Some of my Favorite Sheep Paintings

by Ragtimelil

You might laugh, but I do like to look at livestock in paintings, especially in the older style. Here's some of my favorite paintings of sheep

Part of the charm of paintings of sheep is the peaceful pastoral scenes. That’s also one of the reasons I used to like to stand and watch my own flock of sheep. If the painting happens to have a sheepdog in it, so much the better

A good friend of mine was a painter and did quite a few paintings of sheep. I wish I had bought one that particularly struck my fancy, but it sold before I could even think about buying it. I'm not the only one who likes sheep.

The Shepherdess

Johann Hofner April 30, 1832 - June 29, 1913 was a painter of animals and farm scenes. His rendition of the Shepherdess is a very well-known painting. The sheep looks like a few I’ve had and the expression of a ewe concerned about her lamb is all too familiar.

The Cornfield

by John Constable (1776 – 1837)

And here’s one with the dog bringing the sheep to the shepherd but being a little distracted by the boys.

Constable was an innovator in the way he portrayed light. Snubbed in his home country of England, he was very influential in France

La Bergere

by Jean-François Millet (October 4, 1814 – January 20, 1875)


Jean-François Millet was a well-known French painter famous for his paintings of peasant farmers. He started out as a portrait painter but soon returned to his heritage painting famous canvases such as The Sower and the Angelus. His paintings influenced Vincent Van Gogh and Claude Monet.

Since he was French, the dog looks less like a border collie and more like some of the French herding breeds.

Bringing Home the Sheep

by Ernest Charles Walbourn (16 February 1872 Dalston, Middlesex - 1927)

 Ernest Charles Walbourn was an English painter of farm scenes. His father also owned land in Australia so it's not surprising that he knew a thing or two about sheep.

I’d love to live in some of the cottages he portrayed.

A Ram and a Sheep

by Johan Wenzel Peter

This is one I really liked, but wasn't able to find out any thing about the artist. 


by Chris Palmer

Sheep have always been a favorite subject of folk artists. I have done some myself, But here is a nice one. I was not able to find out anything about this artist either.

Tiptoe Through the Bluebells

by Sam Toft


Another delightful painting by Sam Toft sometimes described as a whimsy prone artist.  Her mixed media paintings are sold in galleries in her homeland, the UK , and in the United States.

Ragtimelil's Zazzle Store

I've done a couple of my own sheep paintings. Nothing like the masters, but I enjoyed the results. I've put a couple of them up on my new Zazzle store for your viewing pleasure.

Updated: 07/15/2012, Ragtimelil
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Don't be sheepish, leave a comment...

Ragtimelil on 08/24/2012

There's a lot of sheep trials in Canada. I never made it up there but friends of mine did.

sheilamarie on 08/23/2012

I love sheep, too. I raised them years ago in Quebec and they still have a special place in my heart. They taught me a lot.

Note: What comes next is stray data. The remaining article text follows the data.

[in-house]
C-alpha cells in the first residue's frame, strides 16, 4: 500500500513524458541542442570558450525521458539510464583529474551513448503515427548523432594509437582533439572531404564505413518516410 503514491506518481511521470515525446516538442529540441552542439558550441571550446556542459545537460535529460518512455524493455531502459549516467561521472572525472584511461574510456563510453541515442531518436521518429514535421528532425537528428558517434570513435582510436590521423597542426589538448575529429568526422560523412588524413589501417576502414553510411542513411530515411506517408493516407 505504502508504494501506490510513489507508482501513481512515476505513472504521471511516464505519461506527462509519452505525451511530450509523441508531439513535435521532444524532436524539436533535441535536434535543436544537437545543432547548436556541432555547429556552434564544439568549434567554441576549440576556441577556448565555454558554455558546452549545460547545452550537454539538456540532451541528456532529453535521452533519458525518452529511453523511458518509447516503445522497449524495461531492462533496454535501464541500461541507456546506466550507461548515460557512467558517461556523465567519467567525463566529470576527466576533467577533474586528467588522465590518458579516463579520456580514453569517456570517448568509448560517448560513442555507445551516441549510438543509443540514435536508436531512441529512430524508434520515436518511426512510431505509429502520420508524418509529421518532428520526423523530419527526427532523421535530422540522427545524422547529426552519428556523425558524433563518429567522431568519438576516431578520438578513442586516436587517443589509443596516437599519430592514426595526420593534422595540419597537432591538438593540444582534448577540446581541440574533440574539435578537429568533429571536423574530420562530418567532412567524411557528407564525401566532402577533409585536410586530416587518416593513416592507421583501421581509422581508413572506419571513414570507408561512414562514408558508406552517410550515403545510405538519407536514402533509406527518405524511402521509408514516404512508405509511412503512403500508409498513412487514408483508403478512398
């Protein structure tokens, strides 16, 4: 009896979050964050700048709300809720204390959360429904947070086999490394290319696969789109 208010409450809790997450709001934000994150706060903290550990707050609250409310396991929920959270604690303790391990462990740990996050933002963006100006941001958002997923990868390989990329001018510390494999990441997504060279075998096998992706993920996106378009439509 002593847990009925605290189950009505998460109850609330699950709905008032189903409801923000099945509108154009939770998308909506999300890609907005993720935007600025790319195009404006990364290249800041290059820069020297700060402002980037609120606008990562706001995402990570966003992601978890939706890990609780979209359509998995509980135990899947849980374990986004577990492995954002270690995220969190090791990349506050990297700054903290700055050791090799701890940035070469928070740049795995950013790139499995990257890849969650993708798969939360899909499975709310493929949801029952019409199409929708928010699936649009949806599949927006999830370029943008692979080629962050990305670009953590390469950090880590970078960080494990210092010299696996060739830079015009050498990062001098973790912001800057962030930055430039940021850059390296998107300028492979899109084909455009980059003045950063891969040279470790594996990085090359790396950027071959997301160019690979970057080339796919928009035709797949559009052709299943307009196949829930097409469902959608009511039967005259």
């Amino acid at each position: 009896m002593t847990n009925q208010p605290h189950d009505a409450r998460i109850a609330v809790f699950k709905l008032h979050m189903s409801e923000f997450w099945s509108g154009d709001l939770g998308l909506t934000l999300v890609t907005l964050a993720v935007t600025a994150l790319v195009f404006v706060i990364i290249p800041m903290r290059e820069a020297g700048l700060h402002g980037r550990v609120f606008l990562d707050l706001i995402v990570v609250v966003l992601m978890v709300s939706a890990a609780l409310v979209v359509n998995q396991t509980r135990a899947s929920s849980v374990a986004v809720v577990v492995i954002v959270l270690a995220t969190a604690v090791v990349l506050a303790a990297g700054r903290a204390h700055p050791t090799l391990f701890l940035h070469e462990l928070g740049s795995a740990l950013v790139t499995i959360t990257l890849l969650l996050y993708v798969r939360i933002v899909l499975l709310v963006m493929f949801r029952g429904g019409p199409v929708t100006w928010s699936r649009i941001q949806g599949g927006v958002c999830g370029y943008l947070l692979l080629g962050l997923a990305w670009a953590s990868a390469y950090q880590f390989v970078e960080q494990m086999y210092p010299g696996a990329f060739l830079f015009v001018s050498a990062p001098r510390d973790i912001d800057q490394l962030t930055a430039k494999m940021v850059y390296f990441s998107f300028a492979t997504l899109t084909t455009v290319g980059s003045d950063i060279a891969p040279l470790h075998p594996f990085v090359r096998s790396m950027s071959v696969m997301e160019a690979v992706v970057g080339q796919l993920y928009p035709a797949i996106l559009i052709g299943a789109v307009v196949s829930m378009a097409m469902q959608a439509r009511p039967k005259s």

Ragtimelil on 07/20/2012

Funny. I had a friend who made her living carving chickens out of wood. She really was quite good. And they sold like crazy. Guess you're not alone!

BrendaReeves on 07/20/2012

I don't find this strange at all. I love chickens. I find it very relaxing and therapuetic to watch them. I have plans for chickens in my Zazzle store.

Ragtimelil on 07/16/2012

Wow. I should have asked you instead of trying to look it up. Thanks for all the info on Constable.
I personally am drawn to the sheep. She's worried about her babies. I've done the same thing, carrying the lambs away to get mom to come into the barn so they can stay close for a couple of days. Sometimes new mothers won't recognize their own lambs unless you keep them confined for a day or two. Once they bond, they go back out and the ewe knows, without a doubt, which lambs are hers.

2uesday on 07/16/2012

I really like the shepherdess figure in the Jean-François Millet painting. The composition of the painting is pleasing, the landscape and the flock giving it perspective. Yet it is the shepherdess that I am drawn to look at, as she faces out to the corner of the painting. I have to wonder what she is thinking about. There is so much character portrayed in the way she is standing. I like that she is with her flock but turned away as if she is thinking about something else as well.

We have an area in England that is referred to as Constable Country and it is around the location of Flatford Mill. The Flatford water mill was I think owned by John Constable's father. The area near the mill was used for the setting for some of his paintings. Some of his paintings can be seen in the Tate Gallery in London. John Constable was born in Suffolk, East Bergholt and he first exhibited at the Royal Academy in 1802.
Unfortunately in England we seem to have a tradition in the past of only appreciating artists works after their life time. Constable paintings were a popular subjects in the recent past. I can remember them featuring on biscuit tins and chocolate boxes when I was a child. Not really my style, however many people love the landscapes that he depicts in his paintings. I enjoyed seeing the paintings with a sheep theme, thank you.

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